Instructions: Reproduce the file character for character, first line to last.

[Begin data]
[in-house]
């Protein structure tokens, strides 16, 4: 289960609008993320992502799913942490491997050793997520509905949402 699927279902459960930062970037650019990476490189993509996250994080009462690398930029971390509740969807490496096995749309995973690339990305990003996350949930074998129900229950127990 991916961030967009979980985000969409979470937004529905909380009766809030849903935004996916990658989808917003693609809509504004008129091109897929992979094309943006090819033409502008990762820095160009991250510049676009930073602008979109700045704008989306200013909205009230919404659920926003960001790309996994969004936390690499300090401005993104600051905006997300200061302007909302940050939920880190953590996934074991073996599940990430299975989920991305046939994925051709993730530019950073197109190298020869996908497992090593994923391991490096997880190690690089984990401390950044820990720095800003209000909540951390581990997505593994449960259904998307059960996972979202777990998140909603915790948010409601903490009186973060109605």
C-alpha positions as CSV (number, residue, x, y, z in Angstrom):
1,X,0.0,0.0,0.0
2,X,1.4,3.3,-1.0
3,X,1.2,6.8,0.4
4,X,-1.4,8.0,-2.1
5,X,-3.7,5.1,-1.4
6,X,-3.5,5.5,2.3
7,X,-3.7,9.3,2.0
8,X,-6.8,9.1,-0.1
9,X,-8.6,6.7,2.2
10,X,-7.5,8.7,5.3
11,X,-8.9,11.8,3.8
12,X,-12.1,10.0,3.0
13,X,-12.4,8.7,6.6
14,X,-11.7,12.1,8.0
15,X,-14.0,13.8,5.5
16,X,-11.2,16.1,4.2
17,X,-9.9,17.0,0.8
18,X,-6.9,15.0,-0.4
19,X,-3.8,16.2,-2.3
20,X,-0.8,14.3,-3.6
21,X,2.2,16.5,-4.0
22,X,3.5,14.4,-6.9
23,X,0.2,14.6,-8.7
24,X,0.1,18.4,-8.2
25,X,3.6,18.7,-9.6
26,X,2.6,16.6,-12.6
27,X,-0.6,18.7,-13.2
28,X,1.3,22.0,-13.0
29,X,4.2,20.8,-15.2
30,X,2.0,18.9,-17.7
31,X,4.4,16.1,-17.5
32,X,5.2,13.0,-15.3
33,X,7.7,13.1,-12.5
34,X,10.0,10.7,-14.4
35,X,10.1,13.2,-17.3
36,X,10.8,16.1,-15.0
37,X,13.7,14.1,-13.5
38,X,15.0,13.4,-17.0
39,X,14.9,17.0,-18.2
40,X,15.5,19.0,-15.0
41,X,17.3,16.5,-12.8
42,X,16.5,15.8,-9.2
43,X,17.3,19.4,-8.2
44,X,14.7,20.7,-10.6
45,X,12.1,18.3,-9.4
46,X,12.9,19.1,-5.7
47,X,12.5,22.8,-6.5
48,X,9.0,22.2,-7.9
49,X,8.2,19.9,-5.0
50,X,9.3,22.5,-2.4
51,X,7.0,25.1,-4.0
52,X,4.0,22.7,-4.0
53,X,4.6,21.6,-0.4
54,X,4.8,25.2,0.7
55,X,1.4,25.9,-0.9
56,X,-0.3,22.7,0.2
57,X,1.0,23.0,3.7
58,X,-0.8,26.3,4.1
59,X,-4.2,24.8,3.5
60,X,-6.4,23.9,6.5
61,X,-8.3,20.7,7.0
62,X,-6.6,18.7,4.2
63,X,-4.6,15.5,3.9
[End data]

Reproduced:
[in-house]
């Protein structure tokens, strides 16, 4: 289960609008993320992502799913942490491997050793997520509905949402 699927279902459960930062970037650019990476490189993509996250994080009462690398930029971390509740969807490496096995749309995973690339990305990003996350949930074998129900229950127990 991916961030967009979980985000969409979470937004529905909380009766809030849903935004996916990658989808917003693609809509504004008129091109897929992979094309943006090819033409502008990762820095160009991250510049676009930073602008979109700045704008989306200013909205009230919404659920926003960001790309996994969004936390690499300090401005993104600051905006997300200061302007909302940050939920880190953590996934074991073996599940990430299975989920991305046939994925051709993730530019950073197109190298020869996908497992090593994923391991490096997880190690690089984990401390950044820990720095800003209000909540951390581990997505593994449960259904998307059960996972979202777990998140909603915790948010409601903490009186973060109605």
C-alpha positions as CSV (number, residue, x, y, z in Angstrom):
1,X,0.0,0.0,0.0
2,X,1.4,3.3,-1.0
3,X,1.2,6.8,0.4
4,X,-1.4,8.0,-2.1
5,X,-3.7,5.1,-1.4
6,X,-3.5,5.5,2.3
7,X,-3.7,9.3,2.0
8,X,-6.8,9.1,-0.1
9,X,-8.6,6.7,2.2
10,X,-7.5,8.7,5.3
11,X,-8.9,11.8,3.8
12,X,-12.1,10.0,3.0
13,X,-12.4,8.7,6.6
14,X,-11.7,12.1,8.0
15,X,-14.0,13.8,5.5
16,X,-11.2,16.1,4.2
17,X,-9.9,17.0,0.8
18,X,-6.9,15.0,-0.4
19,X,-3.8,16.2,-2.3
20,X,-0.8,14.3,-3.6
21,X,2.2,16.5,-4.0
22,X,3.5,14.4,-6.9
23,X,0.2,14.6,-8.7
24,X,0.1,18.4,-8.2
25,X,3.6,18.7,-9.6
26,X,2.6,16.6,-12.6
27,X,-0.6,18.7,-13.2
28,X,1.3,22.0,-13.0
29,X,4.2,20.8,-15.2
30,X,2.0,18.9,-17.7
31,X,4.4,16.1,-17.5
32,X,5.2,13.0,-15.3
33,X,7.7,13.1,-12.5
34,X,10.0,10.7,-14.4
35,X,10.1,13.2,-17.3
36,X,10.8,16.1,-15.0
37,X,13.7,14.1,-13.5
38,X,15.0,13.4,-17.0
39,X,14.9,17.0,-18.2
40,X,15.5,19.0,-15.0
41,X,17.3,16.5,-12.8
42,X,16.5,15.8,-9.2
43,X,17.3,19.4,-8.2
44,X,14.7,20.7,-10.6
45,X,12.1,18.3,-9.4
46,X,12.9,19.1,-5.7
47,X,12.5,22.8,-6.5
48,X,9.0,22.2,-7.9
49,X,8.2,19.9,-5.0
50,X,9.3,22.5,-2.4
51,X,7.0,25.1,-4.0
52,X,4.0,22.7,-4.0
53,X,4.6,21.6,-0.4
54,X,4.8,25.2,0.7
55,X,1.4,25.9,-0.9
56,X,-0.3,22.7,0.2
57,X,1.0,23.0,3.7
58,X,-0.8,26.3,4.1
59,X,-4.2,24.8,3.5
60,X,-6.4,23.9,6.5
61,X,-8.3,20.7,7.0
62,X,-6.6,18.7,4.2
63,X,-4.6,15.5,3.9